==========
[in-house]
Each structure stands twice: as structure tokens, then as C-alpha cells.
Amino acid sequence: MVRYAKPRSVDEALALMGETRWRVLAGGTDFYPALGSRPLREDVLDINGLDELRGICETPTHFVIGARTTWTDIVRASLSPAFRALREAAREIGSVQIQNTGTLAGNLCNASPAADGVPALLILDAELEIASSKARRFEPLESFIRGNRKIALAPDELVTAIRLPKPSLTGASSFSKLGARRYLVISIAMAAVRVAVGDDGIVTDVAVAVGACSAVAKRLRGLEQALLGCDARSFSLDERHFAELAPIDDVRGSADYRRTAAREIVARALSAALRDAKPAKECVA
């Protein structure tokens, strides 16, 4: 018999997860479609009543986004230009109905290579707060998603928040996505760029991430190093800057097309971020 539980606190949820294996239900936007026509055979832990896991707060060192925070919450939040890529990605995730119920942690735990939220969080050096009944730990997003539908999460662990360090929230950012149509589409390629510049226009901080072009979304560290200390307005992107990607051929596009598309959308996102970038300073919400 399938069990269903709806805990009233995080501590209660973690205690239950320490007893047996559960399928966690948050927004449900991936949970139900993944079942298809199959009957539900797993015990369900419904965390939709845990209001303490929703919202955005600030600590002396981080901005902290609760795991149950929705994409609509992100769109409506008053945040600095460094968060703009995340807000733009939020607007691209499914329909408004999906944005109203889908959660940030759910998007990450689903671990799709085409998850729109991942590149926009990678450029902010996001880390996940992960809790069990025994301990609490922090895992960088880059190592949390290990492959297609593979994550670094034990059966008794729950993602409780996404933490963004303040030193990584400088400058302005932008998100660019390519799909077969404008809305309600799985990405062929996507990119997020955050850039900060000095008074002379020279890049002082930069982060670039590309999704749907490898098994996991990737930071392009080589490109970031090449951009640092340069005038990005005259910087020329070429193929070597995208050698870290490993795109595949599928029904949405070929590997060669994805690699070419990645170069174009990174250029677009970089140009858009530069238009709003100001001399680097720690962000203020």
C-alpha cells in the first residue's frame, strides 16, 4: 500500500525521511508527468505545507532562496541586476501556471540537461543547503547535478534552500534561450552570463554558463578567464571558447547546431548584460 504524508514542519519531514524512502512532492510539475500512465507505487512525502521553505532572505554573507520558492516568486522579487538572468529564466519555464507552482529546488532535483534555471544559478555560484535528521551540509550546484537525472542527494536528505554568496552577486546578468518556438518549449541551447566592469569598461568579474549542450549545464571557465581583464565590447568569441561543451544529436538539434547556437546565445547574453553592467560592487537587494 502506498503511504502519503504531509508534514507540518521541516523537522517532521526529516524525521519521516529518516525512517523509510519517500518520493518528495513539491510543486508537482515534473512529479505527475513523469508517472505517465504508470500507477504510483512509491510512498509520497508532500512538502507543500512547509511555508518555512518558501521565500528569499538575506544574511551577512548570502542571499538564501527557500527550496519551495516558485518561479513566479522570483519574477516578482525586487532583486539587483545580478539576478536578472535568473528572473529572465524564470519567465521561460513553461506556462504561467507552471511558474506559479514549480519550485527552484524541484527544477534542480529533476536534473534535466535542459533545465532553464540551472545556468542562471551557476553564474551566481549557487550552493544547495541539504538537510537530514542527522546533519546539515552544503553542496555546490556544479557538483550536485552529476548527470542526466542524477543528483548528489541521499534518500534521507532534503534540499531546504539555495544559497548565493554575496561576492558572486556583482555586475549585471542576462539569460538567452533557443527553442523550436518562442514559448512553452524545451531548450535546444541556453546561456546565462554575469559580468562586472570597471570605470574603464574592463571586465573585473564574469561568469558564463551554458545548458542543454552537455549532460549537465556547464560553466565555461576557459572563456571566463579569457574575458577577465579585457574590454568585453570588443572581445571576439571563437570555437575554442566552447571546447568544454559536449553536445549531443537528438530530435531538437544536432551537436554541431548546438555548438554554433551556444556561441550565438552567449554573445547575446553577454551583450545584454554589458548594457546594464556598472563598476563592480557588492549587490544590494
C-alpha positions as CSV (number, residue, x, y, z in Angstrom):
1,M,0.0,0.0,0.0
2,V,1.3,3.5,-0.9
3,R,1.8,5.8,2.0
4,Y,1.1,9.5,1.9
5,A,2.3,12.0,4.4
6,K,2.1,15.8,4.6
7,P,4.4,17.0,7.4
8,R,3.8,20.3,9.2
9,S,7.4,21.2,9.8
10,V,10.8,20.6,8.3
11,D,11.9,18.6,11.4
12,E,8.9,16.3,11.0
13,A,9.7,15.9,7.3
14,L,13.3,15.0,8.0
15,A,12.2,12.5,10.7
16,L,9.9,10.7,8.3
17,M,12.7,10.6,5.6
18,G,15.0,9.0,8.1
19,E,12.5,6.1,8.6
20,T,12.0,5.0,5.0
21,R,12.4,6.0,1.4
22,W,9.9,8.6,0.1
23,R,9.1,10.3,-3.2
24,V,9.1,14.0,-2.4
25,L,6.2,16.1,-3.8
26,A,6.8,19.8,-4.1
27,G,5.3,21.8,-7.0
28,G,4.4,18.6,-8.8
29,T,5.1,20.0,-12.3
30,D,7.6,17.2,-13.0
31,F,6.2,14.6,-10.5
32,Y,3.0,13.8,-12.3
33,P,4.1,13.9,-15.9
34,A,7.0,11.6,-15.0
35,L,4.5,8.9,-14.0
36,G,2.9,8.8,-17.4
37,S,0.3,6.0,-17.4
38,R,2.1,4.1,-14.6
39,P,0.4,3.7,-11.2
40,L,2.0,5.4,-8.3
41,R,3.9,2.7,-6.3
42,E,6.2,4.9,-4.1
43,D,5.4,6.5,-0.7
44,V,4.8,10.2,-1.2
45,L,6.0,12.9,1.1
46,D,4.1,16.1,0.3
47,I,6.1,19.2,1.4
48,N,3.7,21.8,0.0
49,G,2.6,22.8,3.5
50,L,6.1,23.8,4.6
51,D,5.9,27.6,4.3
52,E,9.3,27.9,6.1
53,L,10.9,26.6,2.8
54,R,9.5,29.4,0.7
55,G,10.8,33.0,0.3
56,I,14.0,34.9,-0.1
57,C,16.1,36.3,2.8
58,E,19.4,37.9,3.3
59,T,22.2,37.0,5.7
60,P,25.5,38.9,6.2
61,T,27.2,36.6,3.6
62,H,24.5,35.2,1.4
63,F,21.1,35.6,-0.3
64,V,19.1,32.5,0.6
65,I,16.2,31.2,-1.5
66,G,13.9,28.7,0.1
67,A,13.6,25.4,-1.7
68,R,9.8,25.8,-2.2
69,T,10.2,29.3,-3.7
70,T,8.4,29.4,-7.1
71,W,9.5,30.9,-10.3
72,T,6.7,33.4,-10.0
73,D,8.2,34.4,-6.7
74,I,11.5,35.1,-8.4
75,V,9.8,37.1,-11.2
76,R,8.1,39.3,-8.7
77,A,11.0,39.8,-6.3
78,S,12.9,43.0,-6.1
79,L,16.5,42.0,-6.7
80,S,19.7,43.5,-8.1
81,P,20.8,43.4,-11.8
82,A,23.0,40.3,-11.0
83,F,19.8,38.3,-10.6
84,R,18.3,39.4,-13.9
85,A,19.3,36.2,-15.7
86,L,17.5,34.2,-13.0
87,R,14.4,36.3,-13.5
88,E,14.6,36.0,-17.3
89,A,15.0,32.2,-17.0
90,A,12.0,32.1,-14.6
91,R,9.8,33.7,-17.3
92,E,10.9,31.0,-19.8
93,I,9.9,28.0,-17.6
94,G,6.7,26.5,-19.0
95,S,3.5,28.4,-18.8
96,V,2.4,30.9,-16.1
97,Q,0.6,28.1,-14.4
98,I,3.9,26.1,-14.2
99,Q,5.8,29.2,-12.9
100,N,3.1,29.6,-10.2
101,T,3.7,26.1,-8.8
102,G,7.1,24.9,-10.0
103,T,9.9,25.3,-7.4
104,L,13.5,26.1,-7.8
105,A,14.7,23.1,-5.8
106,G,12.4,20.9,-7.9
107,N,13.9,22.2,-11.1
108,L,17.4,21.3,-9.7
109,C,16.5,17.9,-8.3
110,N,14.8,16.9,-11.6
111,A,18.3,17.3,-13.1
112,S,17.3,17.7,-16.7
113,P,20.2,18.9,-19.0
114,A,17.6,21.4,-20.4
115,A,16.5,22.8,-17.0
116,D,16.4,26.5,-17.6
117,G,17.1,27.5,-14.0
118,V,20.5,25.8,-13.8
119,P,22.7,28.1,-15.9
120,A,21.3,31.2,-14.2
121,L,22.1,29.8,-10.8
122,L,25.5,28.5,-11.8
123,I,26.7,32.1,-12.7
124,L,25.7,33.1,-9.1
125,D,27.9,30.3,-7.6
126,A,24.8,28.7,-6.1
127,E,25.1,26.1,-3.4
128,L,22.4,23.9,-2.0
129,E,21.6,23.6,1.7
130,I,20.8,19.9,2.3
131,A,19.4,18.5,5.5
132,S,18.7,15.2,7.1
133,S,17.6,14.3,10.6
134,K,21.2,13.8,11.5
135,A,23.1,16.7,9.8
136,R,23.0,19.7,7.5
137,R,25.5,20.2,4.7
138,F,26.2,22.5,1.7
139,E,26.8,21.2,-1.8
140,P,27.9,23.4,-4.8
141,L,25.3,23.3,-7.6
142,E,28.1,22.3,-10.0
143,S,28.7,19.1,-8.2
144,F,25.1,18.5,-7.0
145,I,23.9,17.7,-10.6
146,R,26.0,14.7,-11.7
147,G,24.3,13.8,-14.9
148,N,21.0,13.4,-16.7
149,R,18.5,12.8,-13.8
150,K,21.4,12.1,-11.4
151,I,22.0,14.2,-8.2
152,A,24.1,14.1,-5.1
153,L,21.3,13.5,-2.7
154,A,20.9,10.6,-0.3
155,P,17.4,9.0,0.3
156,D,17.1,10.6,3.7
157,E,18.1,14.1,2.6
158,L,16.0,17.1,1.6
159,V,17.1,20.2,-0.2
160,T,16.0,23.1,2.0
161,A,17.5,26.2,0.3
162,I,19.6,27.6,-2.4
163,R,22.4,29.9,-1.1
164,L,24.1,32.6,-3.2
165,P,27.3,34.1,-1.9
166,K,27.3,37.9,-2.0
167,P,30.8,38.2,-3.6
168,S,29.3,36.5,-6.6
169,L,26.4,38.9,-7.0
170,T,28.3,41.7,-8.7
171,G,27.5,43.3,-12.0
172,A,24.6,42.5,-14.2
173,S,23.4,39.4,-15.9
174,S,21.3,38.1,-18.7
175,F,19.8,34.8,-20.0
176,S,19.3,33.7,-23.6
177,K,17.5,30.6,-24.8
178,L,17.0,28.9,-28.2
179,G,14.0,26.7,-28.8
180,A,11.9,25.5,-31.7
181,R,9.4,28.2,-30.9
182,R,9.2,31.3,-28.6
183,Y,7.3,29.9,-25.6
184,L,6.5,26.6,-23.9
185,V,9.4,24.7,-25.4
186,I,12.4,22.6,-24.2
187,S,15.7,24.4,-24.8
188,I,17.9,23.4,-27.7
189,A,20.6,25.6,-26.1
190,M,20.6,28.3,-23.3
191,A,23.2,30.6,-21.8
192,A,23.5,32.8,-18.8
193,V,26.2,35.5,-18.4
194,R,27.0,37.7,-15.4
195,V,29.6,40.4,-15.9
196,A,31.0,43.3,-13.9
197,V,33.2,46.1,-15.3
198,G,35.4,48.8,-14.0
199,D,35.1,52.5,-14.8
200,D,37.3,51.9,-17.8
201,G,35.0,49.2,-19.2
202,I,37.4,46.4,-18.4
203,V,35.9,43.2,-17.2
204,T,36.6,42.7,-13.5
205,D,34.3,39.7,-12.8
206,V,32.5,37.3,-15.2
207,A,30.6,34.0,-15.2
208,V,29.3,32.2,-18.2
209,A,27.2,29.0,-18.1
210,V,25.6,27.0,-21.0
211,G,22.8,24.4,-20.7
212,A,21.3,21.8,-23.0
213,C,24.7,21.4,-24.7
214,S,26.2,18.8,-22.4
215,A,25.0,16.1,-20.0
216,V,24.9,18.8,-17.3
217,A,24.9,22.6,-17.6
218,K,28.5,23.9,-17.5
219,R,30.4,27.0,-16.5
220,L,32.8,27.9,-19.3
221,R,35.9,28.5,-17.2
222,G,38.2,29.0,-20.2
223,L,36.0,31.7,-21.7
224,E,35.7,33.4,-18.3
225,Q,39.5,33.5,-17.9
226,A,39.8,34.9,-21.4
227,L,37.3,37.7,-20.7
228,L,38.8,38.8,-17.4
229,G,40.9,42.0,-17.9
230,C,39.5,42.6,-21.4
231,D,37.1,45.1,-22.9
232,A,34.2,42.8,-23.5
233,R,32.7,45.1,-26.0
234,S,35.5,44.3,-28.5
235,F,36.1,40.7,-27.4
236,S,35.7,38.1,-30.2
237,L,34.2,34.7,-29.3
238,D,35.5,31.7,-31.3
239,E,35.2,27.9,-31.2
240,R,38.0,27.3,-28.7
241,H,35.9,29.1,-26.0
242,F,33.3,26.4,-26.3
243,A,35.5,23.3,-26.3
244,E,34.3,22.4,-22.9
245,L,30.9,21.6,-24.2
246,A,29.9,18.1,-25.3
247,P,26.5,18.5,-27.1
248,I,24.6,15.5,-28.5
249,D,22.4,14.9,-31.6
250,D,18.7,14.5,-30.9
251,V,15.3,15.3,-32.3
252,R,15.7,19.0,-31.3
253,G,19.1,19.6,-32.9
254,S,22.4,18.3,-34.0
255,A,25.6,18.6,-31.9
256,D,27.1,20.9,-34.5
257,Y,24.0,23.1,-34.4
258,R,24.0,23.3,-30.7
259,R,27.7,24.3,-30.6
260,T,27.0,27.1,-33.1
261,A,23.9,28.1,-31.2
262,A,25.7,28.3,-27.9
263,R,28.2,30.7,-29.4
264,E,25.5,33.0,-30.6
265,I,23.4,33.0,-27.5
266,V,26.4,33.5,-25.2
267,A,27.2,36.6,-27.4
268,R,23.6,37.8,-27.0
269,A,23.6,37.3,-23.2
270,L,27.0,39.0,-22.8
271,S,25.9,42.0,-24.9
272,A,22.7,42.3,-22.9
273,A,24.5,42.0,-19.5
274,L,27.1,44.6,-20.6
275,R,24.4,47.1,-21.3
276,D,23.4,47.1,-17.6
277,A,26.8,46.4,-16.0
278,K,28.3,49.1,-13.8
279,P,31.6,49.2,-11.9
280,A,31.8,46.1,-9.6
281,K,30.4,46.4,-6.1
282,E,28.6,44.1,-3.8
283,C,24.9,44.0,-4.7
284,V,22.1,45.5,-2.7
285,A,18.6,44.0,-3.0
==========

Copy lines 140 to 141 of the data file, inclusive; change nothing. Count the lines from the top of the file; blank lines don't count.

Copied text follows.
134,K,21.2,13.8,11.5
135,A,23.1,16.7,9.8